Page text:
KABUL (Reuters) - Enayatullah Balegh is a professor at Kabul University and preaches on Fridays in the largest mosque in central Kabul, where he advocates jihad, or holy war, against foreigners who desecrate Islam.
After a fundamentalist U.S. pastor presided over the burning of a copy of the Koran last month, there has been a growing perception among ordinary people that many of the foreigners in Afghanistan belong in just one category: the infidels.
“The international community and the American government is responsible for this gravest insult to Muslims,” Balegh told Reuters in the blue-and-white tiled Hazrat Ali mosque.
“I tell my students to wage jihad against all foreigners who desecrate our religious values. We have had enough.”
Protests in Kabul against the Koran-burning have not become violent but there are many other mullahs in the overcrowded capital whose sermons are filled with criticism of the foreigners fighting and working in Afghanistan.
In Kabul’s northwest, firebrand Habibullah Asaam warns his congregation that all contact with non-Muslims is dangerous.
“The Jews and crusaders can never be friends of Muslims, they are the despoilers of our society and culture,” he said during Friday sermons. Worshippers cried “Allahu Akbar” -- God is greatest -- in response.
“Those who want them here are cowardly Muslims. Women avoid wearing veils, men chase fashion and show off, it’s all because of the foreigners,” he said.
With few Dari or Pashto-speaking foreigners in the country, the messages broadcast from mosques by loudspeakers often pass unnoticed by the people they are condemning.
But the extent and impact of anti-Western sentiment was brought into stark relief last week when a protest in normally peaceful Mazar-i-Sharif city in the north ended with the frenzied killing of seven foreign U.N. workers.
The demonstrators had spent hours listening to incendiary preaching from outspoken clerics like Abdul Rahoof Tawana, who told worshippers “we must avenge the burning of the Koran.”
After the attack, the provincial governor urged imams to avoid talking about politics and ordered police to round up audio tapes containing “hate” speeches.
In a deeply religious country where most men go to Friday prayers every week, sermons are a critical part of efforts to battle insurgents who have emerged from religious schools and mosques, and usually claim the religious high ground.
While there is no formal hierarchy like Christian churches, the government does have some leverage over the imams.
It pays the salaries of many of them, President Hamid Karzai can count many powerful clerics among his senior officials and advisers -- Tawana is a member of Afghanistan’s national ulema, or council of senior clerics -- and the Religious Affairs Ministry gives speech notes to some imams.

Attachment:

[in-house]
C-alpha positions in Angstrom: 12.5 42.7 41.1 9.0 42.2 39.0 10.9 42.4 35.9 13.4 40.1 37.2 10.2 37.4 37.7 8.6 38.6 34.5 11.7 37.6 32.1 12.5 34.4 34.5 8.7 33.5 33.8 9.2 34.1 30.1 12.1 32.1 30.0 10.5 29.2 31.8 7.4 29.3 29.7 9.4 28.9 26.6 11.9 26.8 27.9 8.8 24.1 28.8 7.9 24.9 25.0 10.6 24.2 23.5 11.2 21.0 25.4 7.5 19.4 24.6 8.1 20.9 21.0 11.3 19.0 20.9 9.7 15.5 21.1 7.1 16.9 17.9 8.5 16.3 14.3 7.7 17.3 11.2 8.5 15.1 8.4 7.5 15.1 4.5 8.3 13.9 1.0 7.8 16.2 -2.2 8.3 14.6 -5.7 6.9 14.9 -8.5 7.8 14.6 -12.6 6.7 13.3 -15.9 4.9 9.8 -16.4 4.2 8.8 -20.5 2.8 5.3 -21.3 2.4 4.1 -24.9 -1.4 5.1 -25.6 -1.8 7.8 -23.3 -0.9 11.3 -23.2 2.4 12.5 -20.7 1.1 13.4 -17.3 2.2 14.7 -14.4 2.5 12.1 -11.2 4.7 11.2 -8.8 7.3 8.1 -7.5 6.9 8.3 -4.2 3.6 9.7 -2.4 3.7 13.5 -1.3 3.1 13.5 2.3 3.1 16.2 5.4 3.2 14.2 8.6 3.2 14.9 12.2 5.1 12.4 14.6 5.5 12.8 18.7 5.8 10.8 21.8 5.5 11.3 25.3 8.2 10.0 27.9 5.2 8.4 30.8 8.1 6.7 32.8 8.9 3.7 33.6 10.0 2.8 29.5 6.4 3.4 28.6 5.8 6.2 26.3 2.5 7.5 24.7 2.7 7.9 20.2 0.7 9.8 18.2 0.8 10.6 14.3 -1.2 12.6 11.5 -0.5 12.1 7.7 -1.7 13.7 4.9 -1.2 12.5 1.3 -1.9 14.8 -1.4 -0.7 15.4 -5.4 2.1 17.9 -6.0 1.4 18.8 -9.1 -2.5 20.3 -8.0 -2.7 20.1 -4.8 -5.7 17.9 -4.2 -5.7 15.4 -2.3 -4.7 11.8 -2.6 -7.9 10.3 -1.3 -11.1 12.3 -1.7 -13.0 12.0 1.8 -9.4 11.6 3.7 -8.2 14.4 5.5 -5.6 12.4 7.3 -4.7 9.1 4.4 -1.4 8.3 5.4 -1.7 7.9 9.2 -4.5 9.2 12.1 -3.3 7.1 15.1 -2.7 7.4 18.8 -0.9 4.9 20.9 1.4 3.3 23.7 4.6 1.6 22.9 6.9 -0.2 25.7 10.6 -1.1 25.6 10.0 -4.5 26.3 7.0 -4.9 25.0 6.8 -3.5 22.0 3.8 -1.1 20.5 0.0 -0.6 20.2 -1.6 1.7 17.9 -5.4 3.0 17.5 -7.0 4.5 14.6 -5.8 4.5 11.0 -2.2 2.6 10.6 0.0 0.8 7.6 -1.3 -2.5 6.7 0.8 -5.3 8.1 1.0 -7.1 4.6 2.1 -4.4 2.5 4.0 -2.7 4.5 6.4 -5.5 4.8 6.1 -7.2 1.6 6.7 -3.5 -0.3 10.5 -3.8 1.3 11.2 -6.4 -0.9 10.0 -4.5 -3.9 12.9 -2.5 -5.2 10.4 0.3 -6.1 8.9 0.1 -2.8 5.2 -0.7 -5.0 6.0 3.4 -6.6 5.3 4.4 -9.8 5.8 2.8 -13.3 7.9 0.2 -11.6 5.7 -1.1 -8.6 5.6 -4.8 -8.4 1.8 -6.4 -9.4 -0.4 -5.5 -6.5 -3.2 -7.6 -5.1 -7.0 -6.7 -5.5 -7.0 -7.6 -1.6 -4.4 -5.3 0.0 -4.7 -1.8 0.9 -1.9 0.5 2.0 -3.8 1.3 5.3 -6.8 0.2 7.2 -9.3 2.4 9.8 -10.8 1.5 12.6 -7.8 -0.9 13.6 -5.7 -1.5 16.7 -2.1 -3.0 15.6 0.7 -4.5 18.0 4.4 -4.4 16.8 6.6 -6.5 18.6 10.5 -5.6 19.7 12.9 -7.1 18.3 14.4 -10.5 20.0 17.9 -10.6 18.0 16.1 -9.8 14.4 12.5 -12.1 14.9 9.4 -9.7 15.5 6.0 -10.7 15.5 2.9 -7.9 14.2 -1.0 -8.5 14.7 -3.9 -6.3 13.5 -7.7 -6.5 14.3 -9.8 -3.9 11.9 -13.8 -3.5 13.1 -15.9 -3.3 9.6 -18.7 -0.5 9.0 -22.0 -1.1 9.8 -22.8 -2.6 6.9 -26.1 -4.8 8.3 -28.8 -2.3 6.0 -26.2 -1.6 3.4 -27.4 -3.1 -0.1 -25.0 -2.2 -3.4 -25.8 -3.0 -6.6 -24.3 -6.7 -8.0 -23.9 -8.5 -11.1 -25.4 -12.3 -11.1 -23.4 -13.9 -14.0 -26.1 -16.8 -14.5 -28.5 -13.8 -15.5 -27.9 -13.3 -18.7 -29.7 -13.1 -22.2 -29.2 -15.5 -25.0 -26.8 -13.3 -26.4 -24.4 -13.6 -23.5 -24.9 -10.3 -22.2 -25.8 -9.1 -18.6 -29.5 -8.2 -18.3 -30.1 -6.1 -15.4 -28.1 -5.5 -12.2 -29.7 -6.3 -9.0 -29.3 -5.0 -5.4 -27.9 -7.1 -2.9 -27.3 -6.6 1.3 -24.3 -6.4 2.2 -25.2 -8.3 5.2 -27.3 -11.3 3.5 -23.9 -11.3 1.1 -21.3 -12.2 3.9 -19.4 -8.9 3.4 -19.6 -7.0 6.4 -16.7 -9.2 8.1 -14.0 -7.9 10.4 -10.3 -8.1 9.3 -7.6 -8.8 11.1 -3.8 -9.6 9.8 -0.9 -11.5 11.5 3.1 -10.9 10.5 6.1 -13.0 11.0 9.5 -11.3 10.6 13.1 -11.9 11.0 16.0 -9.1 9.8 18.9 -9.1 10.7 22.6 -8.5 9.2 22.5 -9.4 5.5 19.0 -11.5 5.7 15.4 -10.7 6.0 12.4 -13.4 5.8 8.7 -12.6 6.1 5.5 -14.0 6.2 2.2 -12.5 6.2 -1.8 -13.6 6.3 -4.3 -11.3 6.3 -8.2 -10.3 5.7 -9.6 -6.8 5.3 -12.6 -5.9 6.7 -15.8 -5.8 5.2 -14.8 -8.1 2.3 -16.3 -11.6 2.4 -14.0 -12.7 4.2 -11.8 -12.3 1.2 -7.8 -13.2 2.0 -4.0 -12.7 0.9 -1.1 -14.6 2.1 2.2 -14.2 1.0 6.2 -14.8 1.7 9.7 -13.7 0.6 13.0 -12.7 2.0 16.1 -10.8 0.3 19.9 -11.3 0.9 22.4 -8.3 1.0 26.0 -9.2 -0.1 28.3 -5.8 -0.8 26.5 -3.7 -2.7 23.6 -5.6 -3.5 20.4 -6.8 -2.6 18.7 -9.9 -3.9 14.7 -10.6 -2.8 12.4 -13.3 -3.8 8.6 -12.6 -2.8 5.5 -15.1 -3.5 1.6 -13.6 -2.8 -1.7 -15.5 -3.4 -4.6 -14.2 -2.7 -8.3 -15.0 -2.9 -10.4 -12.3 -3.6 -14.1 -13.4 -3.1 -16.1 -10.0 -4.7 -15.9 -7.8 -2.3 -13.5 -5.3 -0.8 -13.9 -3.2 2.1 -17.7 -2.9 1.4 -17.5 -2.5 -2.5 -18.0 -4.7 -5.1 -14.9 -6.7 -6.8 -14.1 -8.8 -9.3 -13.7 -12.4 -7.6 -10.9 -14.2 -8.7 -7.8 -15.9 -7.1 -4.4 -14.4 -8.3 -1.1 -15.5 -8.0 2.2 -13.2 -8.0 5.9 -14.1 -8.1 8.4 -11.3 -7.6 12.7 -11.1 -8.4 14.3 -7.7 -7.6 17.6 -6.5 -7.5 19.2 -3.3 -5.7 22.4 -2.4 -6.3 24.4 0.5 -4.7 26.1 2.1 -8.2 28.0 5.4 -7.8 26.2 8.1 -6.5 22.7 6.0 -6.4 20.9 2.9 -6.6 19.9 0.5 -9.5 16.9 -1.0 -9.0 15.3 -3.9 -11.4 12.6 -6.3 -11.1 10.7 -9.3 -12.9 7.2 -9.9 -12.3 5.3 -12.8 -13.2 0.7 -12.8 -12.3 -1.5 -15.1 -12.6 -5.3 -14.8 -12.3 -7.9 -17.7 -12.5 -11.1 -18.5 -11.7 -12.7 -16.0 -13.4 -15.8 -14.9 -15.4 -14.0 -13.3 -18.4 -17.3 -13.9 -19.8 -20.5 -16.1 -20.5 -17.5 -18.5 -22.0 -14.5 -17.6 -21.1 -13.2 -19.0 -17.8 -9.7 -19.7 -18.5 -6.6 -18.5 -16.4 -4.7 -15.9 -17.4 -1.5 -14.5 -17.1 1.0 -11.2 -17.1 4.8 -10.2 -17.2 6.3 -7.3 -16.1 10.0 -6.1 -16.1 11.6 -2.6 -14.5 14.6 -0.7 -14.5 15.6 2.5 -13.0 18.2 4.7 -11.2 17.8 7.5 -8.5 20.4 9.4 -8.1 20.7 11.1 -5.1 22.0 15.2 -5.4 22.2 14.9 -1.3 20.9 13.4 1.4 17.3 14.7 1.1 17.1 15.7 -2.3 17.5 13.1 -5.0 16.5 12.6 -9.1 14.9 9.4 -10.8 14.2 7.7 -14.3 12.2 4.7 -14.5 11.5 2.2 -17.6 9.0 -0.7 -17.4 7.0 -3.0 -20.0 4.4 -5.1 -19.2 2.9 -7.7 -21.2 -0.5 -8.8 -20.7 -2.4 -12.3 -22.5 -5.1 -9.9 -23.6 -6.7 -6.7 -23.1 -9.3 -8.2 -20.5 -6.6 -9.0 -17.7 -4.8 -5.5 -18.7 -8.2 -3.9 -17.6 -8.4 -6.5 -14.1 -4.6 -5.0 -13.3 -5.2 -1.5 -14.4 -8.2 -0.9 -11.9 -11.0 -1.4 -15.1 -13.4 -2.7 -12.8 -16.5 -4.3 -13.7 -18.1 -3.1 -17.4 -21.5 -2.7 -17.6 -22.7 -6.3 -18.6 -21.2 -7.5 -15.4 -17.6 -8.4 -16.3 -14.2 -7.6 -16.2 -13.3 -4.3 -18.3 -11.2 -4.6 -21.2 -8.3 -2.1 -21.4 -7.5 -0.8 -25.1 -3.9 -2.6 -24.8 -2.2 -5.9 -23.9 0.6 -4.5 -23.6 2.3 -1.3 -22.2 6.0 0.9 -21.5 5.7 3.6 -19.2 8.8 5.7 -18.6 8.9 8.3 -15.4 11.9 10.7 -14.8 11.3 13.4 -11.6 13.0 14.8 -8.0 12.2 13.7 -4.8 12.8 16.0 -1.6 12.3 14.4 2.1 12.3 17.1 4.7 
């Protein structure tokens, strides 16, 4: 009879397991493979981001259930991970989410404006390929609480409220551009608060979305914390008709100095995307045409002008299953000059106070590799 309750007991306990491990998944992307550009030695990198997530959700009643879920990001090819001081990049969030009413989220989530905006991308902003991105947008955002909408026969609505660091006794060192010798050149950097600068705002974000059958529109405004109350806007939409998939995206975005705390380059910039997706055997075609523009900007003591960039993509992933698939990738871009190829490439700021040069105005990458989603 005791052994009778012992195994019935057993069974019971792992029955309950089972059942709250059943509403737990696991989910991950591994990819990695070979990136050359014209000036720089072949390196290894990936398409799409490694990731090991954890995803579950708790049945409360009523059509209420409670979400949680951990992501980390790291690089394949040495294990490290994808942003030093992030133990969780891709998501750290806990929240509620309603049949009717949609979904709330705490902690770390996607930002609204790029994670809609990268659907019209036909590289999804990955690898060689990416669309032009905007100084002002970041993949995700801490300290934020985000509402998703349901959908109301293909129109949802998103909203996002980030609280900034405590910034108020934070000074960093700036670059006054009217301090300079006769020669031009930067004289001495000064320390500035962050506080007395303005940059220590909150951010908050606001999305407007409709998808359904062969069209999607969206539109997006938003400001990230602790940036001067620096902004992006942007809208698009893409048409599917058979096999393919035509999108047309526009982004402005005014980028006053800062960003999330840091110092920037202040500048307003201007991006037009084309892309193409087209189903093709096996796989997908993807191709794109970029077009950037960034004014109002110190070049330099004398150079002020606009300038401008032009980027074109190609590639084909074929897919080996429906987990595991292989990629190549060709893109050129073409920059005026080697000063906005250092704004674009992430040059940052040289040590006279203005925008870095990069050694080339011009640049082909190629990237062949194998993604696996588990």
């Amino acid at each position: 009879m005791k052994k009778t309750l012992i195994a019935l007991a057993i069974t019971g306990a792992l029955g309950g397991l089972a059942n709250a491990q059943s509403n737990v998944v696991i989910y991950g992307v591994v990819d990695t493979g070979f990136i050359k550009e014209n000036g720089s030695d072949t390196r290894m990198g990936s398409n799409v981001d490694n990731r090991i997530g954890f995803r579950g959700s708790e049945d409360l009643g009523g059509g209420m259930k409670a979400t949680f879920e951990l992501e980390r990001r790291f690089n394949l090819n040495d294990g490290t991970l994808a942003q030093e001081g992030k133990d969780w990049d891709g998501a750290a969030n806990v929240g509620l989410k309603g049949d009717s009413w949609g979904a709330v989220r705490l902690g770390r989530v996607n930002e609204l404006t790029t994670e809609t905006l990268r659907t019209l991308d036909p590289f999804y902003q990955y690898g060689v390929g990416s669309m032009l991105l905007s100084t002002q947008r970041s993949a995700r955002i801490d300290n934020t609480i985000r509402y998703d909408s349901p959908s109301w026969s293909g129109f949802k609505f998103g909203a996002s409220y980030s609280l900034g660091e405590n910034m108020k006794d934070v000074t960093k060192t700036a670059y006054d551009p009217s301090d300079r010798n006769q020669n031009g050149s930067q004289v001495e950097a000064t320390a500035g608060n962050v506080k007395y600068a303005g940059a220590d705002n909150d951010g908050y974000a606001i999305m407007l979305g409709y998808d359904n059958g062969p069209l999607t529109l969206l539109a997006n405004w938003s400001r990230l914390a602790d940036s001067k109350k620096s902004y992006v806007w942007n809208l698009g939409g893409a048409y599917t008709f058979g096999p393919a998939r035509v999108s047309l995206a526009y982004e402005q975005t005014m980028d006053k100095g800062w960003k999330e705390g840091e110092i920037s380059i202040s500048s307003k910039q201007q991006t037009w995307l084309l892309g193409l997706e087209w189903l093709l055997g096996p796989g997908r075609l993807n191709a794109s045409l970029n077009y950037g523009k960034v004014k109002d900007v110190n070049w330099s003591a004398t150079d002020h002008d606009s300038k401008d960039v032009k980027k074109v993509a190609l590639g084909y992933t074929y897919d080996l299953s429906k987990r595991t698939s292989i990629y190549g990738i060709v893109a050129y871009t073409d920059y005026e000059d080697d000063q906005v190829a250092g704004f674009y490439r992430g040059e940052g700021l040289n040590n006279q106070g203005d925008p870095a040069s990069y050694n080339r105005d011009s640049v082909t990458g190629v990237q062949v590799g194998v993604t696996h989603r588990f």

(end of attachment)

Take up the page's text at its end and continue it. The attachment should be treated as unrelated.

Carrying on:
“Sometimes mullahs preach beyond whatever we want but there is no resources to control all mosques in the country,” Israr-ul-Haq, a deputy for the department of Mosques and Other Holy Sites, told Reuters.
He said there are about 160,000 mosques in the country and only 3,000 of them are registered with the government. Others are built by the people and their imams are fed and supported by that neighborhood, he said.
“Mullahs have their own problems. If they speak against government policies, they are either harassed or detained by security forces,” Israr-ul-Haq said. “If they speak in favor of the government, then they are killed by insurgents.”
Karzai does not seem to have the appetite or influence to face down powerful clerics, and it is hard to follow the contents of sermons in thousands of smaller mosques scattered in remote towns and villages across the country.
In rural areas where the Taliban are most active, Friday sermons are often in favor of the insurgency.
Khan Mohammad, an influential elder in southern Helmand province, said insurgents order imams to condemn NATO troops as “foreign invaders” and the government as a puppet regime.
Among both those who were far away, and those who joined the Mazar riots but not the killing, there were many who did not condemn the violence. And although insurgents played a key role, it was ordinary protesters who overwhelmed security in the United Nations’ Mazar compound and helped hunt down the victims.
Billions of dollars and nearly 10 years into the war, where diplomats point to schools, clinics and an army rebuilt with Western help, the fury that can drive or condone that kind of killing is something many Westerners do not want to look into.
Anti-Western sentiment is strong in Afghanistan, which is traditionally conservative, deeply religious and suspicious of outsiders. The welcome foreign troops got from many parts of the country in 2001 has slowly soured.
“There is a lot of anger after years in which Western military operations have caused an accumulation of civilian casualty cases,” wrote Thomas Ruttig, co-director of the Afghanistan Analysts’ Network, in an article on the killing.
The affluent lives of many Westerners and officials perceived as corrupt does not help. Ordinary citizens see little benefit from the billions of aid dollars and suffer regular human rights abuses, adding to frustrations.
“As if air strikes on civilians, violence and bloodshed was not enough, now they have burned the Koran,” said Tawab Rustami, a 24-year-old university student.
“The conflict is because of the foreigners, it is better for them to leave before things get worse,” he said.
Editing by Emma Graham-Harrison and Paul Tait